Gillian Freeman, whose 1961 novel “The Leather Boys” was made into the seminal Rocker/Ace Cafe/Cafe Racer movie of the same name, died in 2019 at age 89. The novel was commissioned by the London publisher Anthony Blond, who reputedly suggested she write a novel depicting ‘Romeo and Romeo in the South London suburbs’. Freeman wrote the book under the pen name Eliot George, an inversion of 19th Century writer Mary Ann Evan’s nom de plume George Eliot, used to conceal her identity as the female author of the astounding “Middlemarch”, and the equally famous “Silas Marner”. Freeman’s novels were not literature in the same league as George Eliot’s, and “The Leather Boys” is a one-night read, and a pulpy novella that was nevertheless groundbreaking for its frank depiction of a homosexual relationship as spontaneous and free of even the consideration of shame. Read more about The Leather Boys here.
3. La Strada (1954)
“Here he is – Zampano!”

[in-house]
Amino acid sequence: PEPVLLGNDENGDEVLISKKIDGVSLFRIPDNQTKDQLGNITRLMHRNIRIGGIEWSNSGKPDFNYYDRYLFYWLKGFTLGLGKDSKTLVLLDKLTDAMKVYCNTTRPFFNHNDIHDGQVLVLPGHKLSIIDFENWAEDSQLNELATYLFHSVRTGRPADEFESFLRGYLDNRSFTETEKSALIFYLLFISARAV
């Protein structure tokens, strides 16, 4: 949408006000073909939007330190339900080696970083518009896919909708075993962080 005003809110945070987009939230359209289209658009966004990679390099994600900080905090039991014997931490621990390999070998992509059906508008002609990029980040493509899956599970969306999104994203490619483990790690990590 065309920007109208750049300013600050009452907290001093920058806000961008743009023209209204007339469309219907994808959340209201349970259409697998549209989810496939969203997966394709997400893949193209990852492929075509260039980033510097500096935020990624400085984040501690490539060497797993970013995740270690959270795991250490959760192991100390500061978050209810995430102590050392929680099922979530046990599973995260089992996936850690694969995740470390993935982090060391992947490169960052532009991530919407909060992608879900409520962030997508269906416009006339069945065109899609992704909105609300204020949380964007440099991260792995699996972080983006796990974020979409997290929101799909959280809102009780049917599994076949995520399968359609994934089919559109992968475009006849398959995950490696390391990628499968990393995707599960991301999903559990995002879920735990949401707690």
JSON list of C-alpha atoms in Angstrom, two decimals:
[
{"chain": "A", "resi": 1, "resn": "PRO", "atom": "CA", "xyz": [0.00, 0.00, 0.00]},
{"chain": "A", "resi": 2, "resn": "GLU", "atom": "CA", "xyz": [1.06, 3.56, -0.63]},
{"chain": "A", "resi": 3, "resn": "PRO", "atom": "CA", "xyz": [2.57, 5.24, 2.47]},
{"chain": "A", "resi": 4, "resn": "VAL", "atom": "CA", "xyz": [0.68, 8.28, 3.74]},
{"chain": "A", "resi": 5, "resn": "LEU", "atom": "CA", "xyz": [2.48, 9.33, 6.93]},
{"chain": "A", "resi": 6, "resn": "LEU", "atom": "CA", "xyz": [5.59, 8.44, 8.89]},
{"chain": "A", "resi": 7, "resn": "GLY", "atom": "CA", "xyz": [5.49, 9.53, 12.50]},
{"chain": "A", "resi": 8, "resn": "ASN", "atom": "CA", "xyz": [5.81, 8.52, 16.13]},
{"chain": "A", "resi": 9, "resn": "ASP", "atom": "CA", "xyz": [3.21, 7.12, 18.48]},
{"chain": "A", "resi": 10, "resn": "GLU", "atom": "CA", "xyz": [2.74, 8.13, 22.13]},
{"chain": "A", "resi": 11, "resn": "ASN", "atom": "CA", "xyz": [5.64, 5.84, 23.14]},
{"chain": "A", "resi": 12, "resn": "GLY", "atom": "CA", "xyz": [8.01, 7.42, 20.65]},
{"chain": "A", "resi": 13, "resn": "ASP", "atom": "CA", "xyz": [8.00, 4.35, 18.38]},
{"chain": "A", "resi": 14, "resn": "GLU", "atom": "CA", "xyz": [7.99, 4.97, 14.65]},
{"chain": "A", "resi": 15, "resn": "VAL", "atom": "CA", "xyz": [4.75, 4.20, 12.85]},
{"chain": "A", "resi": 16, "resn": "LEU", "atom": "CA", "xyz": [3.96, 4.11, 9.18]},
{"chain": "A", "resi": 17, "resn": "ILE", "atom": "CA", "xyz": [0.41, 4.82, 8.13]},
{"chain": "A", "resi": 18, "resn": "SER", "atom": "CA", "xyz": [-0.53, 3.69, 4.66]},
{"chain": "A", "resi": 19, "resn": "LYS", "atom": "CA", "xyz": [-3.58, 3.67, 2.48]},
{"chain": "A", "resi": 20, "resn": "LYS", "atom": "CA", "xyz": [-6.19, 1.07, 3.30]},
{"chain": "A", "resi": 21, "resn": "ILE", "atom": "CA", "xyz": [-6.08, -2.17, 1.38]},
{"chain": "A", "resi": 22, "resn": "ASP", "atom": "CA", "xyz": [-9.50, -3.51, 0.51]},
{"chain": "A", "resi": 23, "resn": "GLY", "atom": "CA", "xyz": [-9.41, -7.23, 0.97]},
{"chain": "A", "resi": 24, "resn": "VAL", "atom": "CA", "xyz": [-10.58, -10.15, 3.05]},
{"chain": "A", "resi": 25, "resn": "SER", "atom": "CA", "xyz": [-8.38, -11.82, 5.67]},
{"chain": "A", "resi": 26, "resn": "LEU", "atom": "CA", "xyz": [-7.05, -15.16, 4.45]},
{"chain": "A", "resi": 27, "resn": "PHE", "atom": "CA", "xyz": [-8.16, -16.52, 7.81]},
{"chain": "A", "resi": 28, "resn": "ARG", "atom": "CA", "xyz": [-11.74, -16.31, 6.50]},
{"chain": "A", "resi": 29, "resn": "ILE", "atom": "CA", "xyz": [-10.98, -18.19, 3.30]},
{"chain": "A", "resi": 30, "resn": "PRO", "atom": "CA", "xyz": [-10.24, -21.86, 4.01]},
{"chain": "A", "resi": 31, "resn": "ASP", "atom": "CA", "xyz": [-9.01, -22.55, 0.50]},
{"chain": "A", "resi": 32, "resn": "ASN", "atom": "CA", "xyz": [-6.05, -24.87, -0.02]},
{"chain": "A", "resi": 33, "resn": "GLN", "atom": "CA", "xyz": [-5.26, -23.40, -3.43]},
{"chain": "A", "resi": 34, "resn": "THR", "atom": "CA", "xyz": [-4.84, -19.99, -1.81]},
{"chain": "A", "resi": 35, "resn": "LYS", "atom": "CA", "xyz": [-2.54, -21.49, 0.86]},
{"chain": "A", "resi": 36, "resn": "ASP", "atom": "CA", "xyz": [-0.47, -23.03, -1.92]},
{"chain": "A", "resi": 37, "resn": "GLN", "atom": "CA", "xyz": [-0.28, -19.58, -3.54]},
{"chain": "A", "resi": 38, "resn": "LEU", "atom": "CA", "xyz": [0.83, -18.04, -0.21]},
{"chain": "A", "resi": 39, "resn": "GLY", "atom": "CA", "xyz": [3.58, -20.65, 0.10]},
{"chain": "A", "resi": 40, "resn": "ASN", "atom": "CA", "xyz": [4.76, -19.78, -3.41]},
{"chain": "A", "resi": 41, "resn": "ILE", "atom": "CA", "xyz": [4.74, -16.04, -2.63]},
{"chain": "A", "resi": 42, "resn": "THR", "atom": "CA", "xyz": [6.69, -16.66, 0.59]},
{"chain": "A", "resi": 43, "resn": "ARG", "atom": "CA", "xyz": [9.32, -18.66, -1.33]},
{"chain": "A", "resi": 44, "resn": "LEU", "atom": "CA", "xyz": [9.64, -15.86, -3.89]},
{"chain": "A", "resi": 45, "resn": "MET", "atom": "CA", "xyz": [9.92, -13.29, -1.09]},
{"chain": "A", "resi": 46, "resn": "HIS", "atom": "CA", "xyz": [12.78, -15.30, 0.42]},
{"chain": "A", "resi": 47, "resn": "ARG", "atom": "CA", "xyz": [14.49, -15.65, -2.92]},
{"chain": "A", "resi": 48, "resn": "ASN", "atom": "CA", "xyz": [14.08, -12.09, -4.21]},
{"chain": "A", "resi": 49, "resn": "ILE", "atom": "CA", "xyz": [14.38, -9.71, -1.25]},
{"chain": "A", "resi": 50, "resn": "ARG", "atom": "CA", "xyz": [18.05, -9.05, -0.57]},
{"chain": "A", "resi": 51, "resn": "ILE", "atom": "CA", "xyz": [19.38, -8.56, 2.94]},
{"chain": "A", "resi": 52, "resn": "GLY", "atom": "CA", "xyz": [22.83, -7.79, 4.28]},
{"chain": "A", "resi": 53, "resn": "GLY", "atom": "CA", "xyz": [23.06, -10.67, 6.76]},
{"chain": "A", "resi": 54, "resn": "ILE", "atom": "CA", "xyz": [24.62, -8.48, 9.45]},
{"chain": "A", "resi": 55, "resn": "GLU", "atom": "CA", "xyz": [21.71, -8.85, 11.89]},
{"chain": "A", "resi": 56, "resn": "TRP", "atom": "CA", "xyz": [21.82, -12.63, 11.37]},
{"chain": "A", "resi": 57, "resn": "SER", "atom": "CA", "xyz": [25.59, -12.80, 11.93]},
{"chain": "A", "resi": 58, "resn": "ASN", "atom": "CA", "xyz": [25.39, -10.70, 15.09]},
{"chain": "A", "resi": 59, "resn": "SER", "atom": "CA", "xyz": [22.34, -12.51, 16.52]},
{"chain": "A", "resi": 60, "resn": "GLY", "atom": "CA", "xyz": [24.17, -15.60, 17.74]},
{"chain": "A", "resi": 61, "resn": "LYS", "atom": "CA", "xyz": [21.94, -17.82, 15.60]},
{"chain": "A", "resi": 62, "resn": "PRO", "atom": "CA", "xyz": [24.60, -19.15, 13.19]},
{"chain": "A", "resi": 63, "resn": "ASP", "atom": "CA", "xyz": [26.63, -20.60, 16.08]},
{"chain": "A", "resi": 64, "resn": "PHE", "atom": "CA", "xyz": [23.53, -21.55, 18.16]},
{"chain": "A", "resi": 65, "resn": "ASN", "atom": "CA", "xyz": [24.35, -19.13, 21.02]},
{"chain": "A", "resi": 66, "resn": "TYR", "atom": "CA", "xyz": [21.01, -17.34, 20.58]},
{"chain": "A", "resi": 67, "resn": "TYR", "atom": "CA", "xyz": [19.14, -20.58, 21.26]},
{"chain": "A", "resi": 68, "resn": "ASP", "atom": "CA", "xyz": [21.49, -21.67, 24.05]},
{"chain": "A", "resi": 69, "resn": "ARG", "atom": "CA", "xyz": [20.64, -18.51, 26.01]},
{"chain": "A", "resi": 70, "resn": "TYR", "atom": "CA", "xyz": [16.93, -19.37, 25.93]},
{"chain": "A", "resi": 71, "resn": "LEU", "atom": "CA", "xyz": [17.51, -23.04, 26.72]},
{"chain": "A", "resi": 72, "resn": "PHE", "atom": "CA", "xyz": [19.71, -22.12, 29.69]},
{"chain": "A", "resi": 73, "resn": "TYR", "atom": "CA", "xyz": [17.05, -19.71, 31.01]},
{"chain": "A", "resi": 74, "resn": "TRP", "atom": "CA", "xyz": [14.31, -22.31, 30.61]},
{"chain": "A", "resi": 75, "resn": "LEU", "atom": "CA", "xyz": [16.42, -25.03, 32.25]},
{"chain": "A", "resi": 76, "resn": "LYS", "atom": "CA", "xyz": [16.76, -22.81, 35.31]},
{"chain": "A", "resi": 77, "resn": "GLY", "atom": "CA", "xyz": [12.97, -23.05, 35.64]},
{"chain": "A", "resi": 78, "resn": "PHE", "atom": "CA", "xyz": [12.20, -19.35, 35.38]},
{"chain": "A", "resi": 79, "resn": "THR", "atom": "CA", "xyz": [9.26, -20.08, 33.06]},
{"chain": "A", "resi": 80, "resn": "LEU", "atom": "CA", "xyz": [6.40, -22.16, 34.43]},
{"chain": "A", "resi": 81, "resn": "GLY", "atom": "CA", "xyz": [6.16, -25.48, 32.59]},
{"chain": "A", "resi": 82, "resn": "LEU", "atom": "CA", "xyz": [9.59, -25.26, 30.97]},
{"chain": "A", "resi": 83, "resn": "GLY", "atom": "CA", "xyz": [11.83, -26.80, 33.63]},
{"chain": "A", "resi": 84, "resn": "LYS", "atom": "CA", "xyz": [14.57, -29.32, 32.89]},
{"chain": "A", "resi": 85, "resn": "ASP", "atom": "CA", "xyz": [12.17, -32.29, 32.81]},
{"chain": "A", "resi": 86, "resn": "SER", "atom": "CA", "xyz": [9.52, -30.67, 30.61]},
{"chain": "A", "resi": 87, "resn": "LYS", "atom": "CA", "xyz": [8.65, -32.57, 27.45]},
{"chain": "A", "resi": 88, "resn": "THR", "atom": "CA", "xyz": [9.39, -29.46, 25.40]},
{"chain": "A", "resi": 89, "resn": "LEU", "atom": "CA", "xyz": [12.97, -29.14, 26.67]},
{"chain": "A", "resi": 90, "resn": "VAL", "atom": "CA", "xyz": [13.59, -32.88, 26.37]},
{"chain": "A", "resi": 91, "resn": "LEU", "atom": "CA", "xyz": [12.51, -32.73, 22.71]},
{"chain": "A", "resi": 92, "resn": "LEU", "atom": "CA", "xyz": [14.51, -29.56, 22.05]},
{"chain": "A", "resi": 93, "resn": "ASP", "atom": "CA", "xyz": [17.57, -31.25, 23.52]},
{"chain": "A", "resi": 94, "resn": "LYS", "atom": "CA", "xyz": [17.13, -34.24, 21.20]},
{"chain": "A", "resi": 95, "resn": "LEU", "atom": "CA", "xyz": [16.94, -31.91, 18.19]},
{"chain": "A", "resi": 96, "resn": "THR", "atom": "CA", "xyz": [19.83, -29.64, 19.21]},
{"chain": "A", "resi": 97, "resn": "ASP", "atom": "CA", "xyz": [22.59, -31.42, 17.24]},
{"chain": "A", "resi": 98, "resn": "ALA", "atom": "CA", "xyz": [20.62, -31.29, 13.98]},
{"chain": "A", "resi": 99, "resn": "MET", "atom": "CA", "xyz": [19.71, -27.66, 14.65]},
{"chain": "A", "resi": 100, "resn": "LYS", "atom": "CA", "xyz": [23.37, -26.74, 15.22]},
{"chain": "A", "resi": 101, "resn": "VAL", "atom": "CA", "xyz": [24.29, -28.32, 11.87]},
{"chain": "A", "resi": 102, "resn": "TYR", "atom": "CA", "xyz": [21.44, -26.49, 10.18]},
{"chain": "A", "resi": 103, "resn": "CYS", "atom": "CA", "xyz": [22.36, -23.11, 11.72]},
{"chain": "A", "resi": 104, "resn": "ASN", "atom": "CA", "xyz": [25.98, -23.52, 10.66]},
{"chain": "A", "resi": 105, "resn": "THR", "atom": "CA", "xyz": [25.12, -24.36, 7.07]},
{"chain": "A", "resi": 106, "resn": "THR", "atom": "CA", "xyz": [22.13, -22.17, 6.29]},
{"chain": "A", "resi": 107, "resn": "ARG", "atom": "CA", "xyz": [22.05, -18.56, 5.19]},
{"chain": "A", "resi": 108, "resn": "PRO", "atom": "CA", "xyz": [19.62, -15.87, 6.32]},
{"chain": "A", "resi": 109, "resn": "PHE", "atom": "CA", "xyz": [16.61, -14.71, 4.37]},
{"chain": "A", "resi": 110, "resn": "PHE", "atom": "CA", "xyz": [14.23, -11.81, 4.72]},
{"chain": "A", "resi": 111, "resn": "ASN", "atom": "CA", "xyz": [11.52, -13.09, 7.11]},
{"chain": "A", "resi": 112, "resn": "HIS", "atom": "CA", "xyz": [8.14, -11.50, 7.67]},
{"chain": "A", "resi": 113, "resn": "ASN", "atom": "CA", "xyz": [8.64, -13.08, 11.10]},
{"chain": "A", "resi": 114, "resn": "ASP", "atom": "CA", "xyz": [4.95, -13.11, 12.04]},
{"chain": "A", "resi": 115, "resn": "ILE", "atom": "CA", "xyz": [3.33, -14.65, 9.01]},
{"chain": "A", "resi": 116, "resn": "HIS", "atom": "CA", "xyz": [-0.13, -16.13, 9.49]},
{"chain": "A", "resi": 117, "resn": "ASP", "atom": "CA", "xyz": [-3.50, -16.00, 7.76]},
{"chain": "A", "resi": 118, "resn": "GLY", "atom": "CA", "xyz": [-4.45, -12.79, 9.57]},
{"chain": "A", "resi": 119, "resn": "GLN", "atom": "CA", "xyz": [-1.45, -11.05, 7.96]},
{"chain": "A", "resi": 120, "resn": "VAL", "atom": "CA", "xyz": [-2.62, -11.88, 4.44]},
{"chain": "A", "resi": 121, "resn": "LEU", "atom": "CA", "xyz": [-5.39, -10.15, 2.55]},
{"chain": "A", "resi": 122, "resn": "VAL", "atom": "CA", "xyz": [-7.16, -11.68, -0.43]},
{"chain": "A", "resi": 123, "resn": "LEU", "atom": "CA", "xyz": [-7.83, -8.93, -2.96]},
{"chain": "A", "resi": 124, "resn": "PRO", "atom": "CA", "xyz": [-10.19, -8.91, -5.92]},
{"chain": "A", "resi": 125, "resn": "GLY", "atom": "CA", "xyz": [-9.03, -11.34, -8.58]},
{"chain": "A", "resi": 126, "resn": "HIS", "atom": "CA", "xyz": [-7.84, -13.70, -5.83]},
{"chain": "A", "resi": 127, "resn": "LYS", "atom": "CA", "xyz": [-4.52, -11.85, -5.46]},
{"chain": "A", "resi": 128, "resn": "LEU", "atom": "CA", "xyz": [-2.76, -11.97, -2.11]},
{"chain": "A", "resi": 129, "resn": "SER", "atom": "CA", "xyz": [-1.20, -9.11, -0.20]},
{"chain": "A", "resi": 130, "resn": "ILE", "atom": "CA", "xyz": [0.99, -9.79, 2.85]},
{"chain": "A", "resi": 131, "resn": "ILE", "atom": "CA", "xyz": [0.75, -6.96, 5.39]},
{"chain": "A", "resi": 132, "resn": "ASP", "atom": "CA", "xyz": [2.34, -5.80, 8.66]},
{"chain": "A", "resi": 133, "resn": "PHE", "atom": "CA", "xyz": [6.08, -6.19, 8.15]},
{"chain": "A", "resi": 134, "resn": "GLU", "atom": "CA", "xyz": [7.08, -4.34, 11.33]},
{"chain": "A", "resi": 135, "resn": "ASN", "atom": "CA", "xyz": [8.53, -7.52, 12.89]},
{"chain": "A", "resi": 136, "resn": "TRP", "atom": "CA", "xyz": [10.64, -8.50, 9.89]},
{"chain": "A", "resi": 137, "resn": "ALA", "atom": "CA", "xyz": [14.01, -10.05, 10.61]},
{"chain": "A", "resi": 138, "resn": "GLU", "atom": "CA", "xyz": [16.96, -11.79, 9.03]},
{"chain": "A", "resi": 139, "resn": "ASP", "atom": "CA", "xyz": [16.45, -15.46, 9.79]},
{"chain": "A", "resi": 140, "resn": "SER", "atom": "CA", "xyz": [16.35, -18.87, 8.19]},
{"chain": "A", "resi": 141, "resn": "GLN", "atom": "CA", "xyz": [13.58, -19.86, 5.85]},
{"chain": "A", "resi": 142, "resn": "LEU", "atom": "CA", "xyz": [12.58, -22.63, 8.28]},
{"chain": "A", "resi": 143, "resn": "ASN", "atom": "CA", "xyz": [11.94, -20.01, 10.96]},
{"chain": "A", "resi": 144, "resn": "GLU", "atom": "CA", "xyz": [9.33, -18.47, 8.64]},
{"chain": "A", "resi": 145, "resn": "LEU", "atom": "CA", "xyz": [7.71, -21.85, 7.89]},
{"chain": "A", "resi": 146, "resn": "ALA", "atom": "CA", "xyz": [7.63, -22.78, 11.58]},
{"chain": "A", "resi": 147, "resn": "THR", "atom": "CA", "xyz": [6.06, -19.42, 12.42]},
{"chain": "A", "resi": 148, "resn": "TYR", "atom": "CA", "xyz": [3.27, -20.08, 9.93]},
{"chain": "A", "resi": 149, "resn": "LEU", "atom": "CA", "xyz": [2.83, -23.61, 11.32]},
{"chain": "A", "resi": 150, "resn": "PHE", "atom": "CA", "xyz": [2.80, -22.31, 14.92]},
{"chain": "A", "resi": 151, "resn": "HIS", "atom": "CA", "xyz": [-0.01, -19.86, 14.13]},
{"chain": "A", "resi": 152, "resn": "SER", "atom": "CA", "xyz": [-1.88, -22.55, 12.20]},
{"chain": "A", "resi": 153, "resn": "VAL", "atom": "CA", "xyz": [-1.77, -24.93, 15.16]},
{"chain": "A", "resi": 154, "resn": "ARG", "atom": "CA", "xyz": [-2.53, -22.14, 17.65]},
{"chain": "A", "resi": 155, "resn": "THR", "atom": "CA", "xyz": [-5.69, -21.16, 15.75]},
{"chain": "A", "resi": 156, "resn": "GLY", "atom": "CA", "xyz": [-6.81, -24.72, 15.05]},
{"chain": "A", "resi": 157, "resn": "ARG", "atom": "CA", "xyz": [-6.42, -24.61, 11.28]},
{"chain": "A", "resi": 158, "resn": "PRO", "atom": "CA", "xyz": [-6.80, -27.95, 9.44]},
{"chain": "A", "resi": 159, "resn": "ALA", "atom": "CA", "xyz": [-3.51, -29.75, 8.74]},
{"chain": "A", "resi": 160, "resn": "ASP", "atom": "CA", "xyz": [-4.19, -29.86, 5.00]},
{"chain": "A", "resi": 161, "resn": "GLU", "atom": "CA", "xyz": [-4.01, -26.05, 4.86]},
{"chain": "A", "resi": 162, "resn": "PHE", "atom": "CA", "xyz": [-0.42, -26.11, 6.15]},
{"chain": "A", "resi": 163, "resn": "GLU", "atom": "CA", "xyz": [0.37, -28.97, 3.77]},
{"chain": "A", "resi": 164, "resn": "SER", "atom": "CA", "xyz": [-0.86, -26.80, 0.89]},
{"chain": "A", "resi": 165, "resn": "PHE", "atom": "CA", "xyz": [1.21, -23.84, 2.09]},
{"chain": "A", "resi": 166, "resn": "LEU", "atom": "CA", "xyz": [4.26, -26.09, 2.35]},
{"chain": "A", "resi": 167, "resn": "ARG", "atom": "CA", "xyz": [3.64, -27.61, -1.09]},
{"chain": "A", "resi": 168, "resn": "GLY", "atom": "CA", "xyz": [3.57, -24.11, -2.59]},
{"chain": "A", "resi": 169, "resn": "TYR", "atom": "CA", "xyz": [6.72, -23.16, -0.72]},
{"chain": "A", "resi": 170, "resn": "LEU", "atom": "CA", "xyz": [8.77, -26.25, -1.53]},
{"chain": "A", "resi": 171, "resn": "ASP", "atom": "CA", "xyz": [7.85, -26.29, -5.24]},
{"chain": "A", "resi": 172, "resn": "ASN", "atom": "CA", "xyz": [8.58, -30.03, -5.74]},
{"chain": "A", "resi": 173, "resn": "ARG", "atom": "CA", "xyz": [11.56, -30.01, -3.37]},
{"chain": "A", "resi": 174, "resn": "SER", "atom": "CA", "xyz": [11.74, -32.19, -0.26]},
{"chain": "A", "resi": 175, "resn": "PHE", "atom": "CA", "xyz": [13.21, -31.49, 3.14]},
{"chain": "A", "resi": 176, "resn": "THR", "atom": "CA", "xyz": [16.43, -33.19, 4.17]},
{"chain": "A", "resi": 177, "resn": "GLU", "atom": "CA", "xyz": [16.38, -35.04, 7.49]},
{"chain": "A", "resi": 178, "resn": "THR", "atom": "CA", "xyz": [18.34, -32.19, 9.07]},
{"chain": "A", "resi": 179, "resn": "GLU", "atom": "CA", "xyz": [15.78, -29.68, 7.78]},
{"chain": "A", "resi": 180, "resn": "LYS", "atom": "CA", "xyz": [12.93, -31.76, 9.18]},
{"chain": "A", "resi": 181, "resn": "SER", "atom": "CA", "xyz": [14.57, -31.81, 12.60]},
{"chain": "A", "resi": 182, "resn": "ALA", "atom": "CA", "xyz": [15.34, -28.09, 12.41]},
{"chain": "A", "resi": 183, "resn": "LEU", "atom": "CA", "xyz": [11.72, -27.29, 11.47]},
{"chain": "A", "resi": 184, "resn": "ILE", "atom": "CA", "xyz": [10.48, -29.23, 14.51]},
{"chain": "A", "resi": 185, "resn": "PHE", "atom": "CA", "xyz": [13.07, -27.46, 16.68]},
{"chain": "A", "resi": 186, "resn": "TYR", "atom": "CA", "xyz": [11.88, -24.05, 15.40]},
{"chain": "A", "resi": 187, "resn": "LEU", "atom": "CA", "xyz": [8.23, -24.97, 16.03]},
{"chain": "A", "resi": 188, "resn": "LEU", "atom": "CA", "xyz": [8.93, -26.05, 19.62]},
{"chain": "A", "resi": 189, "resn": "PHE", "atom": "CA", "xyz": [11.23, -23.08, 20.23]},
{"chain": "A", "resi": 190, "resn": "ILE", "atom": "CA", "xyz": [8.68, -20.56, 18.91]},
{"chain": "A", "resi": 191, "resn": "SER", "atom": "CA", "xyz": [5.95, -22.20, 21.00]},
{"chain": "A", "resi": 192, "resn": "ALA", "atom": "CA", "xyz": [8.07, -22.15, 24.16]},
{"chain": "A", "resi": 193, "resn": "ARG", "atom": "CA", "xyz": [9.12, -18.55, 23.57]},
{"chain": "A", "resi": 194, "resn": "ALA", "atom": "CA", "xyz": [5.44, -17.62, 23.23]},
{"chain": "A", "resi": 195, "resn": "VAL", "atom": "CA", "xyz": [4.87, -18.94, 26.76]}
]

In poverty-stricken postwar Italy, Federico Fellini depicted what was probably the only example of an adapted, personalised ‘chopper trike’ in his 1954 masterpiece, ‘La Strada’. Anthony Quinn played Zampanò, a proud, irascible rebel and individualist, who earned a living as an itinerant clown/ strongman around Italy. His three-wheeler motorcycle van was built from an Italian Sertum 500cc single-cylinder bike, which Fellini unearthed from a mechanic’s garage. The old mechanic had resuscitated a wreck of a Sertum, and converted to 3 wheels for his everyday transport. Fellini was inspired by its great character and used it in the film, but because Anthony Quinn was such a large man it ‘became’ a Harley, and was passed off as such by Zampanò in the movie, thanks to a larger handlebar and headlight. Zampanò has such affection for his trike, he decides to live in it! The extreme character of the motorcycle represents something of the man’s essence; a nomadic spirit, a wild nature, and an unsociable personality. [from Paul d’Orléans’ ‘The Chopper: the Real Story’ (2015)]